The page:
Results: Overall, 63 strains (63%) including all of the oral isolates, 88% of VVC and 64% of normal vagina isolates had a high level of phytase activity (Phytase Index ≤ 0.50) while the remaining (37%) included all urinary tracts strains that were unable to secrete phytase (0.50 Conclusions: It is concluded that, most of the phytase activity was detected in oral and vaginal isolates however to provide further explanation on the phytase activity of Candida strains, a broader sampling from other clinical and environmental sources is recommended.

2-(2-Arylidenehydrazinyl) thiazol-4(5H)-ones having epidermal growth factor receptor (EGFR) inhibitory activity were subjected to quantitative structure activity relationship (QSAR) (2 and 3 dimensional) analysis and pharmacophore study in the present work. The best 2 dimensional (2D) QSAR model had r2 (squared correlation coefficient), q2 (cross validated correlation coefficient) and pred_r2 (predictive correlation coefficient) values of 0.8630, 0.7652 and 0.9533 respectively with Partial least square regression (PLSR) analysis. This model showed that count of number of nitrogen atoms separated from oxygen atom by four bonds (T_N_O_4) and RadiusOfGyration (size descriptor) descriptors contribute positively and count of number of any atoms separated from carbon atom by four bonds (T_T_C_4) contributes inversely to the biological activity. The k-nearest neighbor (kNN) method produced a significant 3 dimensional (3D) QSAR model exhibiting q2 and pred_r2 values of 0.6615 and 0.8833 respectively. PLSR gave a significant 3D QSAR model having r2, q2 and pred_r2 values of 0.8449, 0.7816 and 0.7834 respectively. Both 3D QSAR models depict the need of less bulky substituents at R2 position while PLSR 3D QSAR model also portrays the need of more bulky substituent at R4 position. The identified common pharmacophore features are one aromatic (AroC) and three hydrogen bond acceptors (HAc) obtained from Molsign and Pharmagist approaches. The present work may be useful for further lead optimization and designing of potent anticancer agents.

New Dehydroepiandrosterone-triazole Derivatives Identified as Inhibitors of 17β-Hydroxysteroid Dehydrogenase Enzyme in the Prostate by Araceli Sánchez-Márquez, Aylin Silva-Ortíz, Eugene Bratoeff, Yvonne Heuze, Juan Soriano, Yesica Medina, Marisa Cabeza (145-154).
Introduction: Synthesis and biological activity of three different dehydroepiandrosteronederivatives which possess a triazole group at C-17 and various substituents at C-3 of the steroidal skeleton are presented. These compounds were designed to inhibit the activity of type 5 17-β hydroxysteroid dehydrogenase (17β-HSD 5) which is present in human prostate. These steroids have been proposed as an alternative for treatment of prostate cancer patients showing resistance to anti-androgen therapy.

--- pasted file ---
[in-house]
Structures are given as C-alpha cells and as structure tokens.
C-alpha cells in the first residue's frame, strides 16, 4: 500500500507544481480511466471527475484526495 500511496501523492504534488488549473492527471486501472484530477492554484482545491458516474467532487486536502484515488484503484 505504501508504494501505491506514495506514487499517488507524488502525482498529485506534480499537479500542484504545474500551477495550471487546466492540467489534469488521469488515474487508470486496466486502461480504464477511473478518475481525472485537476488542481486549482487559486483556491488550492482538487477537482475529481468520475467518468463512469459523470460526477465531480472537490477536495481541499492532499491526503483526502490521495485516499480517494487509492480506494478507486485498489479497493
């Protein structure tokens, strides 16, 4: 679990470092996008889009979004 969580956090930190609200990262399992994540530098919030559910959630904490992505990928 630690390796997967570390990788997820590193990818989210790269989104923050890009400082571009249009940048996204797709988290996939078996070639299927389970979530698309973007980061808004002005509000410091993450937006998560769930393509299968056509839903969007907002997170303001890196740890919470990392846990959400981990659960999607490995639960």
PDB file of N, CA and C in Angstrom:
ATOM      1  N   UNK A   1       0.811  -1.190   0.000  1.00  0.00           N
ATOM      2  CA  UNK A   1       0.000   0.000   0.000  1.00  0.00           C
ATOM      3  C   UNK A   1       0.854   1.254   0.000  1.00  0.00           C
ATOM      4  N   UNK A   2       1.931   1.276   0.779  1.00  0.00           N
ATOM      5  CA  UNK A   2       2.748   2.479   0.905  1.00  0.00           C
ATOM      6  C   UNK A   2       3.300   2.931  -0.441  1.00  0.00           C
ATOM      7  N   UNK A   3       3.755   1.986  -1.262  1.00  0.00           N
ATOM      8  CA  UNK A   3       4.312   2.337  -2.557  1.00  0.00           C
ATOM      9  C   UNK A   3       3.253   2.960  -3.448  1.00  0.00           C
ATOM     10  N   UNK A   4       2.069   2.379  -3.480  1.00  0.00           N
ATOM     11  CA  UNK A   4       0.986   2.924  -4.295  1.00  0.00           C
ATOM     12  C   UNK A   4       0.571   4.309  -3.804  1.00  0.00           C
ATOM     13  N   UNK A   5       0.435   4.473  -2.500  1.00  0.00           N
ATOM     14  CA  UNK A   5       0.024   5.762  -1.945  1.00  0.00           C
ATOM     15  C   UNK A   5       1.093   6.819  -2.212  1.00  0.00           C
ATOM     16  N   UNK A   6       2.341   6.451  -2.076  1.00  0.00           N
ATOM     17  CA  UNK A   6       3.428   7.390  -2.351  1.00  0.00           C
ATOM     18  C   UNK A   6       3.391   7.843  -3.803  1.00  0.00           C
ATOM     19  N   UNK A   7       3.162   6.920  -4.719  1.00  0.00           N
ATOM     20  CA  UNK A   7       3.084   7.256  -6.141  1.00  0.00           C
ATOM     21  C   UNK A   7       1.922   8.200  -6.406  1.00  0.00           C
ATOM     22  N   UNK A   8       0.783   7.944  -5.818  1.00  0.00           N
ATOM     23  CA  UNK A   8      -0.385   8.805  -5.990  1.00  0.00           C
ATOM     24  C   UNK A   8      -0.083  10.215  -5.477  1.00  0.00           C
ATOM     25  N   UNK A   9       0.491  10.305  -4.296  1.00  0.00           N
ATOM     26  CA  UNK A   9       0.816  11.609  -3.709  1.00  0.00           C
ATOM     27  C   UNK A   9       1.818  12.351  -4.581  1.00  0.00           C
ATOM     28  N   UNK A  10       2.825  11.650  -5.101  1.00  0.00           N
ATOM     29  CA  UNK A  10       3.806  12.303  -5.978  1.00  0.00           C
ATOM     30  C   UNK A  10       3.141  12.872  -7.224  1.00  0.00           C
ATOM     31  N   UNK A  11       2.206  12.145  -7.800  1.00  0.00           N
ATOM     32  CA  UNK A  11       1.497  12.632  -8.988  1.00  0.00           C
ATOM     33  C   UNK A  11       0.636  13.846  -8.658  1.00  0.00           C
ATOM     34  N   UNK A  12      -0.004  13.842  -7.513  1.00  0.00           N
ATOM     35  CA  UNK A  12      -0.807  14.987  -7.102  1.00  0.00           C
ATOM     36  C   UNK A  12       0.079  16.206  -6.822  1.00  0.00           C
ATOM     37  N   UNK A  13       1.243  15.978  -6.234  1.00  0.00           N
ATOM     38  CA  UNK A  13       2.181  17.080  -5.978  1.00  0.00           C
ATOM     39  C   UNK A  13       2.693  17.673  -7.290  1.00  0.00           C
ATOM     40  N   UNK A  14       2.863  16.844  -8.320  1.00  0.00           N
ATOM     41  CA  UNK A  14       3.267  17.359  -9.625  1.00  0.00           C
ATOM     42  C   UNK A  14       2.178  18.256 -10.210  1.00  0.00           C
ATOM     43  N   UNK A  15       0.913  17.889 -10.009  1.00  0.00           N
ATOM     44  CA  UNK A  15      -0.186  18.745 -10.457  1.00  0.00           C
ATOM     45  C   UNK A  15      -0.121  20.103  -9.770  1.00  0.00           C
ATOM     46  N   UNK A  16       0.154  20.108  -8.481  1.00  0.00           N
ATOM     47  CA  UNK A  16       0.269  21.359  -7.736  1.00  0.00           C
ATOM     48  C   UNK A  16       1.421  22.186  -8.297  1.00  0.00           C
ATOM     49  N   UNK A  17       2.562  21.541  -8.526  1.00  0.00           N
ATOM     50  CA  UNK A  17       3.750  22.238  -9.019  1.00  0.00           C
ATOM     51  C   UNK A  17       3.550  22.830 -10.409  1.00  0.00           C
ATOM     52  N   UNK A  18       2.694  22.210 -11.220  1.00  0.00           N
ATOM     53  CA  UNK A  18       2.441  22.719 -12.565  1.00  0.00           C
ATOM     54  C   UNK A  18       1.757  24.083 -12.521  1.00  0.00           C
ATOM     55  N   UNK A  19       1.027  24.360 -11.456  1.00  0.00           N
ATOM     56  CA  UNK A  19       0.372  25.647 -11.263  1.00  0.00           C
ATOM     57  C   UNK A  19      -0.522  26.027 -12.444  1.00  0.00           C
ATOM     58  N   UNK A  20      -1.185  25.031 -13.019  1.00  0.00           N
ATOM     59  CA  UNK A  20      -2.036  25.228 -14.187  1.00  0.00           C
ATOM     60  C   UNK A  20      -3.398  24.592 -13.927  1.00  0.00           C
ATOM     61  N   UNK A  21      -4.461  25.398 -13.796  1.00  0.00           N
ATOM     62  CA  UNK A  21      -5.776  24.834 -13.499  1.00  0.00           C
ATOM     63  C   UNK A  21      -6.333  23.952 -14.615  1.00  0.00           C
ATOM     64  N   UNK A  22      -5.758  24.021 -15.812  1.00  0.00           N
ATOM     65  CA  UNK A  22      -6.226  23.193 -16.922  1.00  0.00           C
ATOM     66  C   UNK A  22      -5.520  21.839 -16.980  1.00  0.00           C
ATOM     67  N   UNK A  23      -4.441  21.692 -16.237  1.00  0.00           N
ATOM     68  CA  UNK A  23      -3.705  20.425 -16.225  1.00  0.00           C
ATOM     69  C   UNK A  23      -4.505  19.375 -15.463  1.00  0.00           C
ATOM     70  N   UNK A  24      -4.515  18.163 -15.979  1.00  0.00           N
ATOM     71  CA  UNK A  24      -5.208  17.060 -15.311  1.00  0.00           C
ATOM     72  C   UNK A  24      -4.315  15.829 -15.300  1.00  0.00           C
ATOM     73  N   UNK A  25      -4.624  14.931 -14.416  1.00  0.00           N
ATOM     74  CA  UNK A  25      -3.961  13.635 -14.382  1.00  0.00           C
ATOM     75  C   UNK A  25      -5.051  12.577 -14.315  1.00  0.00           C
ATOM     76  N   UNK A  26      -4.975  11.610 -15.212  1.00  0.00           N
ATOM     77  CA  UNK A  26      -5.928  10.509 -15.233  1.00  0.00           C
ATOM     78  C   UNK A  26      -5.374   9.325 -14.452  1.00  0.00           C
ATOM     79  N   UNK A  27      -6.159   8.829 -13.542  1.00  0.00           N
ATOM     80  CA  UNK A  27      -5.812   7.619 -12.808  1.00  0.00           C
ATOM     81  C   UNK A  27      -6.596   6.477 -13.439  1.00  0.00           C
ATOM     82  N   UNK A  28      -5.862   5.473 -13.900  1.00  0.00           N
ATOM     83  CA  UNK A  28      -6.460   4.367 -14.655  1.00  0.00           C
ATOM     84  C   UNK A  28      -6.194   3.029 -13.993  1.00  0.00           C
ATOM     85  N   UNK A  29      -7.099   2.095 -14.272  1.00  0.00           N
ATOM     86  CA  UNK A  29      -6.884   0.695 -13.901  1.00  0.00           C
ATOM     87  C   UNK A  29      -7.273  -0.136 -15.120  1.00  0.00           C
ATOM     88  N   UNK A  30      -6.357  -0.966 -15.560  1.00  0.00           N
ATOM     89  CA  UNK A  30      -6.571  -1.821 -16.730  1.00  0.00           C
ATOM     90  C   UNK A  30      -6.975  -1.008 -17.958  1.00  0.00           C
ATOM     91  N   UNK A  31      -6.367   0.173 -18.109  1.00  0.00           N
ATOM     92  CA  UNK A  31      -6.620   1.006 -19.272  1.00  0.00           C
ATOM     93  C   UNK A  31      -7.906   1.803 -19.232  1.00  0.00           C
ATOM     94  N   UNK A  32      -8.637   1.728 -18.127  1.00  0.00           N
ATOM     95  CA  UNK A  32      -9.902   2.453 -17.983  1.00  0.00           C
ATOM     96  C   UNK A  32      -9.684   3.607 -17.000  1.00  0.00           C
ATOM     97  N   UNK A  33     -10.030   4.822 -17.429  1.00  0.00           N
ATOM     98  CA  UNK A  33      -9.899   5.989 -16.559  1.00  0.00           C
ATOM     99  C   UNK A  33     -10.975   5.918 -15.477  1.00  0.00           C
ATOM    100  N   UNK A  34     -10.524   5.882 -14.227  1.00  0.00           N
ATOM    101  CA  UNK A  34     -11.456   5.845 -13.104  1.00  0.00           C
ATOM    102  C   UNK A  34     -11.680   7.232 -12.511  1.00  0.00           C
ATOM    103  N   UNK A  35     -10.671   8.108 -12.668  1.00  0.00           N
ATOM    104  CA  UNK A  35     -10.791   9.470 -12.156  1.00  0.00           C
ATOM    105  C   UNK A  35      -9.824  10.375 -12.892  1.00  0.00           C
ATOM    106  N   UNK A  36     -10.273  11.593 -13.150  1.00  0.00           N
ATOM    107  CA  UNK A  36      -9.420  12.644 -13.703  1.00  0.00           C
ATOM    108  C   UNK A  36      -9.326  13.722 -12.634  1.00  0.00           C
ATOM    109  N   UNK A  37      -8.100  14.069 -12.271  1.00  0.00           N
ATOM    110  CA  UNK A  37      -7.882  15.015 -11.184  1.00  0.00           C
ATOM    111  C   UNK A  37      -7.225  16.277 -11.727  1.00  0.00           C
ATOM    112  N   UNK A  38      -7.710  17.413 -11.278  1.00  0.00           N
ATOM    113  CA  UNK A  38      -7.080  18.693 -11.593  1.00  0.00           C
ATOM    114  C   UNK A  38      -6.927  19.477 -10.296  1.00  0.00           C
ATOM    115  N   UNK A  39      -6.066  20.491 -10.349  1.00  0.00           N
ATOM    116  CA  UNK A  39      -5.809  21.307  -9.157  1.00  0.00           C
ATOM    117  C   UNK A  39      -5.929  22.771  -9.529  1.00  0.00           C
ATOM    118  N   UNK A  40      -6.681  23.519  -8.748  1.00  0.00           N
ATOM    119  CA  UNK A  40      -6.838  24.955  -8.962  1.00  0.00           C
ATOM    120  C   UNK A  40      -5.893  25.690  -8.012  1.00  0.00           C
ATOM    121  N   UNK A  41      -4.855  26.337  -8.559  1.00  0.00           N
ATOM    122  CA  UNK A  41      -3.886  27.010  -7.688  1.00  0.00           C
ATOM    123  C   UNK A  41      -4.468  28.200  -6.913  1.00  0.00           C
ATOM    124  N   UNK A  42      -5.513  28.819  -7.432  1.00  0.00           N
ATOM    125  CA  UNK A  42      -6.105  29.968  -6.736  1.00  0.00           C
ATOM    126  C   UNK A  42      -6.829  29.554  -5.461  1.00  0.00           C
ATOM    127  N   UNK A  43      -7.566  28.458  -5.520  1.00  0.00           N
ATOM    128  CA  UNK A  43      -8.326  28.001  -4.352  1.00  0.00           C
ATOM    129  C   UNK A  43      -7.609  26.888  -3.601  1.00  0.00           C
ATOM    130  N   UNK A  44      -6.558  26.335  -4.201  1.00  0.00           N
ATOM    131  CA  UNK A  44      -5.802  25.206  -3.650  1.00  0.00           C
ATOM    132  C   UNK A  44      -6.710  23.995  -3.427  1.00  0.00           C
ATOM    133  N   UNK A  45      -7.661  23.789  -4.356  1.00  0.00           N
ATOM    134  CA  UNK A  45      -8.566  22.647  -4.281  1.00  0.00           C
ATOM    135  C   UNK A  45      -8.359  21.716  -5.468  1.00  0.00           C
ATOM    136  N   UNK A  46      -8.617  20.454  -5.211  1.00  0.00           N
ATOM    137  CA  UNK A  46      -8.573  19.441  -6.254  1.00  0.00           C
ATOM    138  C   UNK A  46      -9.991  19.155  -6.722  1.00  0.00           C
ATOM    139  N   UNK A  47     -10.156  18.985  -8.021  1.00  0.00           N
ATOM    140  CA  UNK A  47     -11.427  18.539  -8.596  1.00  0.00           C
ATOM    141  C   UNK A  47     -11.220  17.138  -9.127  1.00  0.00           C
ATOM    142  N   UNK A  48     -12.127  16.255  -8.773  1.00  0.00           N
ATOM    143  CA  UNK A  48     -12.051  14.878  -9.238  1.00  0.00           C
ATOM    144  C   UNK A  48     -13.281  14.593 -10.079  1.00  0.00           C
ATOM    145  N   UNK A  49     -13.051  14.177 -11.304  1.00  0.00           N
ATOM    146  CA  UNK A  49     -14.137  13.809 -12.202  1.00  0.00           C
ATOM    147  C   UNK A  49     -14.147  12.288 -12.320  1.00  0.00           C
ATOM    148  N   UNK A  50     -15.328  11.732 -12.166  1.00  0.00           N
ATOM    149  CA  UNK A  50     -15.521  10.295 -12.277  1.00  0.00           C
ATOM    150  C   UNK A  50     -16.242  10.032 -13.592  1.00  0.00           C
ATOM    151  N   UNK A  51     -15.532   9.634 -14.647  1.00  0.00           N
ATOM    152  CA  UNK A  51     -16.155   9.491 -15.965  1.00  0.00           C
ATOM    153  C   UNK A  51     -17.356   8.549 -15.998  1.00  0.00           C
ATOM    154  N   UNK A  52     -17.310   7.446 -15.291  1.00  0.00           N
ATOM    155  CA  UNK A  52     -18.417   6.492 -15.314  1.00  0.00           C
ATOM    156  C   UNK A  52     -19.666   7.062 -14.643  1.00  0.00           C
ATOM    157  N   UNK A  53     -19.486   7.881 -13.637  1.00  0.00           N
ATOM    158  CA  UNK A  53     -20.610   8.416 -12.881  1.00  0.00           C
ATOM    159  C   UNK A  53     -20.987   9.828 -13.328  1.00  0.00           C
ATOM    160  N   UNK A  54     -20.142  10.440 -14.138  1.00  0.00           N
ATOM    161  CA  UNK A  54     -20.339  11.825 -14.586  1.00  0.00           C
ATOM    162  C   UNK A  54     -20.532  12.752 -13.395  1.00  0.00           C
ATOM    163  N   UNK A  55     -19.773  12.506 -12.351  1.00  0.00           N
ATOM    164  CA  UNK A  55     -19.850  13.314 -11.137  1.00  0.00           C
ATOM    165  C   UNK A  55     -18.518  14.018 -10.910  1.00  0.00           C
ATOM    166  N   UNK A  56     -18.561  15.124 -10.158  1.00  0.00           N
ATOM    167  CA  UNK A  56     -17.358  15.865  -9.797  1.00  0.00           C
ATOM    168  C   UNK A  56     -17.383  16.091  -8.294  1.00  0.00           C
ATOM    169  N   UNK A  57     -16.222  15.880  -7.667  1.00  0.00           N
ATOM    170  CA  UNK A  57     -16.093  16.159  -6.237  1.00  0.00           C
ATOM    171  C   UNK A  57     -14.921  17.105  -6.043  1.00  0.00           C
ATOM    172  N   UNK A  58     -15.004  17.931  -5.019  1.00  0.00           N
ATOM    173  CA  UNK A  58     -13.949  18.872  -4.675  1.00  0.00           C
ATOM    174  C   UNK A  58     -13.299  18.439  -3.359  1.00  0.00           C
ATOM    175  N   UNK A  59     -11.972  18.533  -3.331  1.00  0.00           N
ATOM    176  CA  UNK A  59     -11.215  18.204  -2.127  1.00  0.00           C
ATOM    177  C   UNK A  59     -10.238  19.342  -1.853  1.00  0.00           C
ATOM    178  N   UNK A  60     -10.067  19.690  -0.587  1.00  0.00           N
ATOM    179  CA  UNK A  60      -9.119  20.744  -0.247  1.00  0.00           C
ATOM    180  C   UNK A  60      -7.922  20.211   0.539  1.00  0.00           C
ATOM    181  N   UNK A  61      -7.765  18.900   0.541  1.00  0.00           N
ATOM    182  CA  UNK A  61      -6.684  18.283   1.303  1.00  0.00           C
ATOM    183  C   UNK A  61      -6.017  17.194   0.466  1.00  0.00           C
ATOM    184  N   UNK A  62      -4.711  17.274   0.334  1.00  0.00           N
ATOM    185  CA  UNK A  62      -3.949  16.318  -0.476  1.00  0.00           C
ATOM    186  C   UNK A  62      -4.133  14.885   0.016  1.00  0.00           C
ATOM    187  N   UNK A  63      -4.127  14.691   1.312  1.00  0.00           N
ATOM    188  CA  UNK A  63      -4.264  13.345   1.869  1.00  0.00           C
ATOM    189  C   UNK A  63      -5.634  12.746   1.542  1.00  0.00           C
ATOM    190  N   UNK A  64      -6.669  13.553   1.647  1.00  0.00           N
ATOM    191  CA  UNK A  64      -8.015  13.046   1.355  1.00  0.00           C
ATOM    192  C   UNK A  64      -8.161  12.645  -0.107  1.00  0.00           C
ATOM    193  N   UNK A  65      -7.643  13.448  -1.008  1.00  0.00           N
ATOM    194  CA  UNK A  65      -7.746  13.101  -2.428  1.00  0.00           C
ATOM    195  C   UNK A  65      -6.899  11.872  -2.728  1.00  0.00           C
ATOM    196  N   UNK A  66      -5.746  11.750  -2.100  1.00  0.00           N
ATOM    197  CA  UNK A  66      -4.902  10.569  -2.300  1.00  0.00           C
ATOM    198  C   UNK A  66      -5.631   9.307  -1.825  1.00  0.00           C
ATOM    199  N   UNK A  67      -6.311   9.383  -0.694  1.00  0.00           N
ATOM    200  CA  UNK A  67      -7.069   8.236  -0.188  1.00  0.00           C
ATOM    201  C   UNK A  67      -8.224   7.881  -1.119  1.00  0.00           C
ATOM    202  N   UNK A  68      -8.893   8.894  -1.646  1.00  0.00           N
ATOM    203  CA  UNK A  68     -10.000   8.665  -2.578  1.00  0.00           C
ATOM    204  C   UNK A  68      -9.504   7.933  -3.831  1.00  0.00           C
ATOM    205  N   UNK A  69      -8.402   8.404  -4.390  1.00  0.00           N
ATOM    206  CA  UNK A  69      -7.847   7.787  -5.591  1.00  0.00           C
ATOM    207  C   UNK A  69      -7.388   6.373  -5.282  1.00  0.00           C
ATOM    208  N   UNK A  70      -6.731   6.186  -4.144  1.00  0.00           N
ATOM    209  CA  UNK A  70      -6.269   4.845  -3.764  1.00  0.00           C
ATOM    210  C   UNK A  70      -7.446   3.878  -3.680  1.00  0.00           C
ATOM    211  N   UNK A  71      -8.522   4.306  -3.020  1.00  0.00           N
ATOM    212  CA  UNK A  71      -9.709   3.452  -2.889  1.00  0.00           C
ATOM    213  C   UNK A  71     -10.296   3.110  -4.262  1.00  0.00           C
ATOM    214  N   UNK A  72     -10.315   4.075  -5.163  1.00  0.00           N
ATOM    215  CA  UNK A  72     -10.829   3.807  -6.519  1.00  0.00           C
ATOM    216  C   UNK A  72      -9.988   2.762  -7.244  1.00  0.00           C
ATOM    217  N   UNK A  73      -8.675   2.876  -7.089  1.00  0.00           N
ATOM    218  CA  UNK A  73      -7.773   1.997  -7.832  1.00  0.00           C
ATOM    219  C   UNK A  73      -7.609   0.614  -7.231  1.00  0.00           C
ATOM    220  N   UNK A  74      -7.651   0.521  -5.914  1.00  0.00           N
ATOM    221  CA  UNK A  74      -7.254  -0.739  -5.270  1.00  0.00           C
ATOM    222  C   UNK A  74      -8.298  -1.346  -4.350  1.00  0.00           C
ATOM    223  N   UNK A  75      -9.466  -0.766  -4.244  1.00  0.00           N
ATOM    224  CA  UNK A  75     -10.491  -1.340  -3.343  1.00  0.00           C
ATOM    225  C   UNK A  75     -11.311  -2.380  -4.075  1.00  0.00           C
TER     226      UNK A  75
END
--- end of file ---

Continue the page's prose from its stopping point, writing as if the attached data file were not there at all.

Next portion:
Materials and Methods: The role of these derivatives as inhibitors of 17β-HSD activity was determined both in in vivo and in vitro conditions. In in vitro studies both human and hamster prostate were used as the source of this enzyme membrane fraction. The pharmacological effect on the weight of the prostate and seminal vesicles of castrated hamsters treated with androstenedione (4-dione) was determined for each of the derivatives tested.
Results: The results showed that 17β-HSD 5 activity is present in the prostate membrane of both species. However, it could be inhibited by the three derivatives studied. Pharmacological studies have demonstrated that these three compounds were able to decrease prostate weight.
Conclusion: In conclusion, these dehydroepiandrosterone-triazole derivatives inhibited the activity of 17β-HSD 5 and also displayed pharmacological activity, so they could have therapeutic potential for cancer patients who do not respond to treatment with anti-androgens.

Extracellular Enzymes Production and Biofilm Formation in Rhodotorula Species by Zahra Seifi, Ali Z. Mahmoudabadi, Sharzad Hydrinia, Marzieh Halvaeezadeh (155-160).
Background: The different species of Rhodotorula are living in the environment and considered as normal inhabitants in the human body. In addition, they are found as common contaminants of skin, urine, respiratory and gastrointestinal systems among normal individuals. Out of several species of Rhodotorula, Rhodotorula mucilaginosa, R. glutinis and R. minuta were considered as human pathogens. They are causing invasive Rhodotorulosis among immunocompromised patients. Several studies show that extracellular enzymes are among the most important pathogenic factors in yeasts. In the present study we aimed to the detection of extracellular enzymes and the formation of biofilm by different species of Rhodotorula.